And finally, I do know of a situation where due to a committee mixup like this, the "extra" committee member that wasn't supposed to be there dominated the discussion and it lead to a bad result for the student. Now, I don't know if the result would have been any different if the "extra" person was not there, but no one likes surprises on an exam date! I think it's important for students to advocate for themselves and remember that professors can and do make mistakes and not be afraid to ask questions (in an appropriately polite/respectful way) when something seems off. You mention that you thought there might have been some politics happening and while I do think grad students should not get themselves involved in department politics, it's still okay to ask questions about it or discuss why the person is added to your committee when they should not have been etc. (I just wouldn't go and be part of the politics myself!)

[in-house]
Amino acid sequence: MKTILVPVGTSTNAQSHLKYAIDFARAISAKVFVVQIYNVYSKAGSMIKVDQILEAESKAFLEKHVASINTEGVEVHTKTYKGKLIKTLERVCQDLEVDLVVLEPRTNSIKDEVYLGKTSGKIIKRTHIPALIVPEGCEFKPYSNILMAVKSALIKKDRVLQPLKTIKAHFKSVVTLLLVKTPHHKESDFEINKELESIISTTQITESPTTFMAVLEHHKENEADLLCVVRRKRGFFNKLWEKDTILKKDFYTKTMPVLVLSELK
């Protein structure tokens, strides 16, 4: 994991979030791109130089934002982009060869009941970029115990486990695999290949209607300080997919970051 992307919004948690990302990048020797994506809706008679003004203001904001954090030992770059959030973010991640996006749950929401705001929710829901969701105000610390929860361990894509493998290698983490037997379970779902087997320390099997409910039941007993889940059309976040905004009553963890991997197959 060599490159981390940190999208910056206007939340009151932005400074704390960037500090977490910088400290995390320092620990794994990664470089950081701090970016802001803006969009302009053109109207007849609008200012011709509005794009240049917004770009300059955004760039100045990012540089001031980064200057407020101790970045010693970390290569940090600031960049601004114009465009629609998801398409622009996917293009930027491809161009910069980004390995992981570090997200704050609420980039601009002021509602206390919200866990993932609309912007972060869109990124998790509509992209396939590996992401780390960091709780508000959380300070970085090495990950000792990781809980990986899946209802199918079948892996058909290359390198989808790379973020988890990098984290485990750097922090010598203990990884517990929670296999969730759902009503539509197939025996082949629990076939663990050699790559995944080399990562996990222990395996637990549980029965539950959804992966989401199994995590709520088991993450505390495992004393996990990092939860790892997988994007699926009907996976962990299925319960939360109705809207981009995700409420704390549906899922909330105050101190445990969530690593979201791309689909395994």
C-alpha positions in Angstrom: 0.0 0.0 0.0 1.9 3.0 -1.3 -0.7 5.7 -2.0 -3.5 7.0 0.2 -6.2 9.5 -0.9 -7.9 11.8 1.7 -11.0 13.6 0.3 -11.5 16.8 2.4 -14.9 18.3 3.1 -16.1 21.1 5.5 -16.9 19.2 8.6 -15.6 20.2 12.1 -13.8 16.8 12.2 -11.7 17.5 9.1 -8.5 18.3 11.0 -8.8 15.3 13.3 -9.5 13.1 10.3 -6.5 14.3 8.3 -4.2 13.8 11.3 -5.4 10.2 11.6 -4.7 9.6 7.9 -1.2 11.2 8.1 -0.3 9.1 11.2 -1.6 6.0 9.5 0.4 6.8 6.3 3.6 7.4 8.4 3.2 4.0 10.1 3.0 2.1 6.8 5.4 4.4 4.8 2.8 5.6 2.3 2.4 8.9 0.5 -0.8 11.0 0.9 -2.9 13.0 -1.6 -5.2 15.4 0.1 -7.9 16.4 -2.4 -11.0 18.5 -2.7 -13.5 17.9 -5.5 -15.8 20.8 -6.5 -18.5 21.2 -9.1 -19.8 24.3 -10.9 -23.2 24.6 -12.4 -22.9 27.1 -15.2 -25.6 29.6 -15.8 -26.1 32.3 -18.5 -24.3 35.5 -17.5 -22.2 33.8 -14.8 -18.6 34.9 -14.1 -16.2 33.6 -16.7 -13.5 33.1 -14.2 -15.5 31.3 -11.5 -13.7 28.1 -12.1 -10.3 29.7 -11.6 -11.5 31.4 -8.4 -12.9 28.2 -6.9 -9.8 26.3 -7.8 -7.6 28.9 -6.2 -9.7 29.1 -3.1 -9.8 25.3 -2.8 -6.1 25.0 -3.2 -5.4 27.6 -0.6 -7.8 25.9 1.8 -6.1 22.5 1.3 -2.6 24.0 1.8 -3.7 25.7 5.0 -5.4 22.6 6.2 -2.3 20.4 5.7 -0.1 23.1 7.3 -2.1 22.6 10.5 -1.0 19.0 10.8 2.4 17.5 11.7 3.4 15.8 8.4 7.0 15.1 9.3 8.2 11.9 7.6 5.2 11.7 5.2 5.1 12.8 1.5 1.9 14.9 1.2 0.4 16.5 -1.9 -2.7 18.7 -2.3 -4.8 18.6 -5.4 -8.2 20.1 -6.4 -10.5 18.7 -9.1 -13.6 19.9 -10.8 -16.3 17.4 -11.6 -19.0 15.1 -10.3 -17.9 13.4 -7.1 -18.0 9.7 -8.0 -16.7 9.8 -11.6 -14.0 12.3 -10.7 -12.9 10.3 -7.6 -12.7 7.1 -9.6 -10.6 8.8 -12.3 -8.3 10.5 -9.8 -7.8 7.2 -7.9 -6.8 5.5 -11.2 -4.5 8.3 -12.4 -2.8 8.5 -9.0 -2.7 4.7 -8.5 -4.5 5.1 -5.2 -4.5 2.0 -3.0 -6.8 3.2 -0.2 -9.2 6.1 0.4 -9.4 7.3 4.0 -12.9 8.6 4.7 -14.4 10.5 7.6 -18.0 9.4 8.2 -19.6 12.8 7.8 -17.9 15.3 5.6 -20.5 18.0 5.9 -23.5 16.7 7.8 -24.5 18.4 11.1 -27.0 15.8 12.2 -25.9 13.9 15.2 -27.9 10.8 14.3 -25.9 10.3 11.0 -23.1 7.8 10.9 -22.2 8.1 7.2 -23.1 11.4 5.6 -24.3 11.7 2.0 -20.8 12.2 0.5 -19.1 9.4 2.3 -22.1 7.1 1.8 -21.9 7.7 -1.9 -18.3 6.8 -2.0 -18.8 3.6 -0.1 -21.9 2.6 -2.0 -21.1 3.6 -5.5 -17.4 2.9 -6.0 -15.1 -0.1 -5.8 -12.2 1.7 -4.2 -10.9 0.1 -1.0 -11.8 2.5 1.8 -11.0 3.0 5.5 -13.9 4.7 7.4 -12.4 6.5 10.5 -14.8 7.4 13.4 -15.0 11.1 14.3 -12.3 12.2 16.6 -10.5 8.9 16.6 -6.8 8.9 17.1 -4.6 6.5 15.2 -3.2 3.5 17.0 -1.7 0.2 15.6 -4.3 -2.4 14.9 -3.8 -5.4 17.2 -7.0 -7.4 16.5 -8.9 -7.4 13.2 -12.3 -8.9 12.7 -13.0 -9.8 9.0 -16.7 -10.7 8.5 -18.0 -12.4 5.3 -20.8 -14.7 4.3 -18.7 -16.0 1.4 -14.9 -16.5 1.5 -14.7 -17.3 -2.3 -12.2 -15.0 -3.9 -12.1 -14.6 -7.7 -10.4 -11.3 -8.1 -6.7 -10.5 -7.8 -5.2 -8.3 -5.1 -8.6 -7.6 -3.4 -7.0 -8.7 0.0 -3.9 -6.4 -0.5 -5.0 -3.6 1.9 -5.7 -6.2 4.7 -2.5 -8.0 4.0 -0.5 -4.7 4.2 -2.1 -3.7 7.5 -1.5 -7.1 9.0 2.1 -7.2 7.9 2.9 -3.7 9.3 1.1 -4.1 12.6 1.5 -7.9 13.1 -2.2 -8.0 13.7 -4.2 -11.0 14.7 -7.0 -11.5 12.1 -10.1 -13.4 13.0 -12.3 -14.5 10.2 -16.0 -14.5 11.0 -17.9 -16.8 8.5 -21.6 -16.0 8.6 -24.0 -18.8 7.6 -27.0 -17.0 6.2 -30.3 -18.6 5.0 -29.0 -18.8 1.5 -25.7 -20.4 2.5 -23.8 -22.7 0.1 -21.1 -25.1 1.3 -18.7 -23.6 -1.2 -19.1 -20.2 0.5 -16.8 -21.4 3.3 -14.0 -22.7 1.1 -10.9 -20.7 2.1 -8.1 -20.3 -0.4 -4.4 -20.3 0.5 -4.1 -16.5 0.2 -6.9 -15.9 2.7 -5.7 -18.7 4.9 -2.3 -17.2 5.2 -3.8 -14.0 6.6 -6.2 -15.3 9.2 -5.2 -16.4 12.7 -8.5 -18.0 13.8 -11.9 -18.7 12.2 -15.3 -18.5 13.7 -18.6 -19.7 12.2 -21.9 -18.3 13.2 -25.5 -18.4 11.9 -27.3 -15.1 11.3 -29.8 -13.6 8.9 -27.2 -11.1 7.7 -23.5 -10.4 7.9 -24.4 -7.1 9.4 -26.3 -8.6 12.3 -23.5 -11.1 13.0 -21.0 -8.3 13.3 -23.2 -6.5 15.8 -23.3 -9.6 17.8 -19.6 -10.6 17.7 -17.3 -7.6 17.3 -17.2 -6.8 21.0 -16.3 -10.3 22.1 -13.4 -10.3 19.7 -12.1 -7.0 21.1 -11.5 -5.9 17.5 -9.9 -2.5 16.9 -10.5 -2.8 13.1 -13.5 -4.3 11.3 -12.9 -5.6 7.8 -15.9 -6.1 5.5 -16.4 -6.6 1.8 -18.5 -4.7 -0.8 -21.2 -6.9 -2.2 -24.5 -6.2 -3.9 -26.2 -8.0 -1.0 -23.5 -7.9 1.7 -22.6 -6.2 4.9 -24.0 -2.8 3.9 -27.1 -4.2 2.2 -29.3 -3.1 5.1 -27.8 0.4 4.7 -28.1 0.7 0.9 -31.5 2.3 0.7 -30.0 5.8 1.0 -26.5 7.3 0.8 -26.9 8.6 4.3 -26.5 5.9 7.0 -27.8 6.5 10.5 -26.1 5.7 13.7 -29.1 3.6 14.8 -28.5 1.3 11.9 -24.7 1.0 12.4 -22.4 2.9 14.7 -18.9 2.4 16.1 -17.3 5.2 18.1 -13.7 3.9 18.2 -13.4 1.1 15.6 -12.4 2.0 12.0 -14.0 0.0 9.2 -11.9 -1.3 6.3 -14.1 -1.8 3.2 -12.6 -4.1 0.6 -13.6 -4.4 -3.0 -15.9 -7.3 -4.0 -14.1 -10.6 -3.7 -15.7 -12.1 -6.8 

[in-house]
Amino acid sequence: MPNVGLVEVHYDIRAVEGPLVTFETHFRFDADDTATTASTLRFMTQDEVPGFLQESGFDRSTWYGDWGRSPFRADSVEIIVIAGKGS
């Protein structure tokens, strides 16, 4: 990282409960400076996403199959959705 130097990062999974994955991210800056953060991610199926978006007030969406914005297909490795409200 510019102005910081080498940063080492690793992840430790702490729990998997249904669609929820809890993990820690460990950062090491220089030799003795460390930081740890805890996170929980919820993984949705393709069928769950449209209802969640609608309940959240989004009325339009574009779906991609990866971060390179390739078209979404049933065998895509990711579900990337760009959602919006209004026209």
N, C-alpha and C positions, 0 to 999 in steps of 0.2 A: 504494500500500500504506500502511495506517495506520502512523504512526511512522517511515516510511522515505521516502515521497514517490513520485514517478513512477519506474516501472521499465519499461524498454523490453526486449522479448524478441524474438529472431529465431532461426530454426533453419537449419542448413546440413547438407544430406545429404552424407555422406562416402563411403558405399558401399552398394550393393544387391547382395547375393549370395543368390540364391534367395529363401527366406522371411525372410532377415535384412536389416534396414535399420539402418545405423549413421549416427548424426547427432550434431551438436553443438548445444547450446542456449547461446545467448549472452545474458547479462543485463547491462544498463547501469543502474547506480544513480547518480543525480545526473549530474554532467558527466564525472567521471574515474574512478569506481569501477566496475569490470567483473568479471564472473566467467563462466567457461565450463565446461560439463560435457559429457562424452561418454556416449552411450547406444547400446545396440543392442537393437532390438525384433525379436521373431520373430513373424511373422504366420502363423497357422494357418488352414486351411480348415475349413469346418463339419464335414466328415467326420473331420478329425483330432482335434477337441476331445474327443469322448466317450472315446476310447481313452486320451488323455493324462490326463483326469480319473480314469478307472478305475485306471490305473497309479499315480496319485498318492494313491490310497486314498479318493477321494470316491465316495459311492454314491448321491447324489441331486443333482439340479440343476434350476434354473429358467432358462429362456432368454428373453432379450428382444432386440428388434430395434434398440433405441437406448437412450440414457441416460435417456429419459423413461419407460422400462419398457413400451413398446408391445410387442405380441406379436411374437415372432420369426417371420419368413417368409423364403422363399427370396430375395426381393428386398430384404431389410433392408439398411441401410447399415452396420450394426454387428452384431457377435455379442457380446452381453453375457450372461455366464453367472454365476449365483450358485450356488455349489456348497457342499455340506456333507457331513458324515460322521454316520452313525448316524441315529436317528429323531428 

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my goal is just to encourage grad students who might be of my vintage and academic-historical context to be more productively assertive than we may have been "brought up" to be.

Yep, this is a very good lesson. More generally, you are the one who is most up to date on what should be happening with your degree, and you are the one who should care the most. Your advisors might be the best intentioned people in the world, but they have a hundred other things on their minds and mistakes do happen. It's always good to be on top of things that matter--not only if you're older and not only when it comes to exams. This is excellent advice for everyone. 

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Thanks for the response, and thanks for sharing- I completely agree with the message. I think far to often we're trained to rely on our mentors/rely on authority, and the transition from that to taking control of our studies can be rough- and quite honestly, a bit scary.